April 26, 2006

South Carolina: Breaking New Ground on Property Tax Reform

South Carolina senators continued their never-ending debate over how best to achieve property tax reform last week--and finally threw in the towel until early May. While much of the debate was familiar-- anti-tax lawmakers continue to muddy the waters by insisting that the only way to prevent Palmetto State families from being taxed out of their homes is to completely repeal the school property tax-- one interesting development is a plan that would create a big and bold property tax circuit breaker.

South Carolina is one of the few states without a circuit breaker of any kind-- but this proposal would go from zero to 60, rebating all property taxes exceeding five percent of a homeowner's income for anyone earning less than $40,000. The proposal was in an amendment that got rejected, but you can read the text in the Senate's journal here.

There are design issues to complain about here-- no relief at all for renters, and five percent is probably too high a threshold to be really effective for low-income homeowners--but a circuit breaker that has no cap on the allowable credit would be unprecedented. Every circuit breaker in existence has a maximum credit amount-- this one apparently doesn't.

Circuit breakers always give property taxes a little hint of the "ability to pay" principle that income taxes implement so well, so adding a circuit breaker amounts to changing the property tax to more of a hybrid property-income tax-- but an uncapped circuit breaker is a bold attempt to precisely define the limits of a homeowner's ability to pay, basically asserting that no low-income South Carolinian's property tax should EVER exceed five percent of their income. It would make the South Carolina property tax a lot more like a (flat-rate) income tax.

This would be expensive, although certainly less so than the other proptax reform solutions being thrown around the Palmetto State. It would be potentially hard to administer, since you need to know each family's total income as well as their total property tax to decide whether they get it. And it would arguably be better to save a little money by putting a cap on the allowable credit and then lowering the %-of-income threshold for low-income taxpayers to something less than 5%. But this is a promising step.


At 7:24 AM, Blogger John Ruoff said...

A promising step that disappeared in the end.

The bill given second reading on Thursday instead raises the sales tax by half a penny to create a homestead exemption that will, on average, cover homes assessed up to $330,000 on county operations. We currently have one on school operations up to $90-$100,000. For the average South Carolina owner-occupied home, this would effectively eliminate all property taxes except municipal taxes and special purpose districts. The homestead exemption goes to county operations taxes(30-40% of the average property tax bill) so that lower-income homeowners--already exempt from school operations taxes--benefit from the tax swap. Sales tax proceeds are redistributed according to county population.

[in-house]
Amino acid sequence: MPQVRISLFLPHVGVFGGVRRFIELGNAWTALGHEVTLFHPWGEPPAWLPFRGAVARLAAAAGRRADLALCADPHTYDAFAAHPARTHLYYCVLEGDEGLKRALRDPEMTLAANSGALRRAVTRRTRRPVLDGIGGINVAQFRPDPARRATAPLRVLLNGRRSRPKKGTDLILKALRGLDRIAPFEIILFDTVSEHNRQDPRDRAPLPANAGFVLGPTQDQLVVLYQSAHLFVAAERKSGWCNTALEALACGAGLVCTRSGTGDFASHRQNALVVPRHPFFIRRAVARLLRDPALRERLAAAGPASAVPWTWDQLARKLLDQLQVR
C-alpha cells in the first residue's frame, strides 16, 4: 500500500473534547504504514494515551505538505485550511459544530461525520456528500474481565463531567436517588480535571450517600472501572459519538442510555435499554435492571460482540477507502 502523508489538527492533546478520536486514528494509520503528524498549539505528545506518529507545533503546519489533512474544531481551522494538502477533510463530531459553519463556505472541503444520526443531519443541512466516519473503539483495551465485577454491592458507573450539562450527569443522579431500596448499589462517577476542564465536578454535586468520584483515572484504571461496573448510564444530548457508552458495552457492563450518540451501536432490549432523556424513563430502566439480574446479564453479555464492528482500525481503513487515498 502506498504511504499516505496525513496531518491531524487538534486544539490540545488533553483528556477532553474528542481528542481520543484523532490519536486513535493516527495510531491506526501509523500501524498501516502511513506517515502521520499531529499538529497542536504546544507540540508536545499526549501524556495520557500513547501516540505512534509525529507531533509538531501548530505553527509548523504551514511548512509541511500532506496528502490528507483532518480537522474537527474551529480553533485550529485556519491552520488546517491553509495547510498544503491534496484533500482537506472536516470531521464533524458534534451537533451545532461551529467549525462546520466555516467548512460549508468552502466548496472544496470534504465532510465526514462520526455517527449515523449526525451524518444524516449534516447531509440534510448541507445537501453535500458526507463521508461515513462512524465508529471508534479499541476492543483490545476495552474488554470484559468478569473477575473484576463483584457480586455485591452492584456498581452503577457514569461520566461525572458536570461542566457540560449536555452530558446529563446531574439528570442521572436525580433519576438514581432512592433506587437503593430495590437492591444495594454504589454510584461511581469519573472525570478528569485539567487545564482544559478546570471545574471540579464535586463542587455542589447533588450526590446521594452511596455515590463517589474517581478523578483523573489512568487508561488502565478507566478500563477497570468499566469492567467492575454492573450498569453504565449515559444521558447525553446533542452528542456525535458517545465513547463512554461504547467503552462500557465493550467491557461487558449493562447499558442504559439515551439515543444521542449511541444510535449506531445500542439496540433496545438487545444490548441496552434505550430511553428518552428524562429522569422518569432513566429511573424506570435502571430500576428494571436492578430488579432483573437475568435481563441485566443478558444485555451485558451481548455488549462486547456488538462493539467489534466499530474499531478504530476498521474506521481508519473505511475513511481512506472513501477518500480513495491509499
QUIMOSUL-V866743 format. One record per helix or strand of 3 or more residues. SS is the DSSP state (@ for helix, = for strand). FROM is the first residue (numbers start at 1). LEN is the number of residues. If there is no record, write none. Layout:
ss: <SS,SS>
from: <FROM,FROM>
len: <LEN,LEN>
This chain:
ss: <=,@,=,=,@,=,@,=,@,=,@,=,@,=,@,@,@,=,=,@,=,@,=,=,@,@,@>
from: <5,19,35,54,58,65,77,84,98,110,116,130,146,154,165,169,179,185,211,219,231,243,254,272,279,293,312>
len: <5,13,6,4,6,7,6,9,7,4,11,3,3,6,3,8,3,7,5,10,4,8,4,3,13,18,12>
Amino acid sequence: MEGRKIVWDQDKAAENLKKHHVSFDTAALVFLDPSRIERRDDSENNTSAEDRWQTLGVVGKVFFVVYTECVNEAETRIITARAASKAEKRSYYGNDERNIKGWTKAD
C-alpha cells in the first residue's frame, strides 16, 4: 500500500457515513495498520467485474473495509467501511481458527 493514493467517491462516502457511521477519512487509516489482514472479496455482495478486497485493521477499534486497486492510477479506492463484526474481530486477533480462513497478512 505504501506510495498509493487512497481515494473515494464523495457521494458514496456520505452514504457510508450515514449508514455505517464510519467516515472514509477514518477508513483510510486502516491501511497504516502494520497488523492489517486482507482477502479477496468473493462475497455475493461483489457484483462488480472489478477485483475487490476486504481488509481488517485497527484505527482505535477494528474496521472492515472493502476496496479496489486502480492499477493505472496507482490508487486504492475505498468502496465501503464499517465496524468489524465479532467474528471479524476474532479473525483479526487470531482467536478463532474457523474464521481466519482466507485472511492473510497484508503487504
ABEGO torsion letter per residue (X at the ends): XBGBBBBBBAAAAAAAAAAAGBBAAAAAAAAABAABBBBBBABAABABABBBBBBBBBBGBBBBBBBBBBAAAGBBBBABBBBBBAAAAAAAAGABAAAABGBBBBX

In addition, the bill creates a local option to raise sales taxes to replace remaining property taxes on owner-occupied homes and such other classes of property as the referendum petition may designate. A county choosing the local option, triggers millage caps tied to CPI.

The bill still faces third reading in the Senate where it should require a 2/3rds vote of the entire Senate membership (31 votes)--despite some crafty drafting--because it creates exemptions for non-owner-occupied residential classes of property. The tabling motion on the final amendment had only 29 votes on the side of this amendment.

Many Democrats and a few Republican allies in the Senate have attempted to use property tax reform as a vehicle to change school funding in South Carolina. Currently, the bulk of school funding is local property taxes. State funding is based on formulas which do not take poverty into account and leave rural school especially in dreadful shape. (See http://www.corridorofshame.com/) The Democratic plan--actually put forward by a low-country Republican--would have transferred all school operations funding to the state through a 2 cent statewide sales tax increase, a 75 mill statewide property tax, an increase in the real estate transfer tax, and by changing or eliminating a number of sales tax exemptions. The school funding formula would have incorporated a poverty weighting for the first time--although one far from what is needed. Many of the Senate's Democrats saw this as the last real opportunity to address education equity funding since an equity funding lawsuit found that schools in the "Corridor of Shame" met the state Constitutional test of "minimal adequacy" except that they failed to address the effects of poverty through early childhood programs. The General assembly is responding with a Chump Change for Children approach.

If passed on Monday, the bill faces a Conference Committee and an attempt to reconcile this with the House version, which raises the sales tax 2 pennies (to 7 cents statewide), exempts all owner-occupied homes from property tax, removes the sales tax on groceries and imposes revenue caps.


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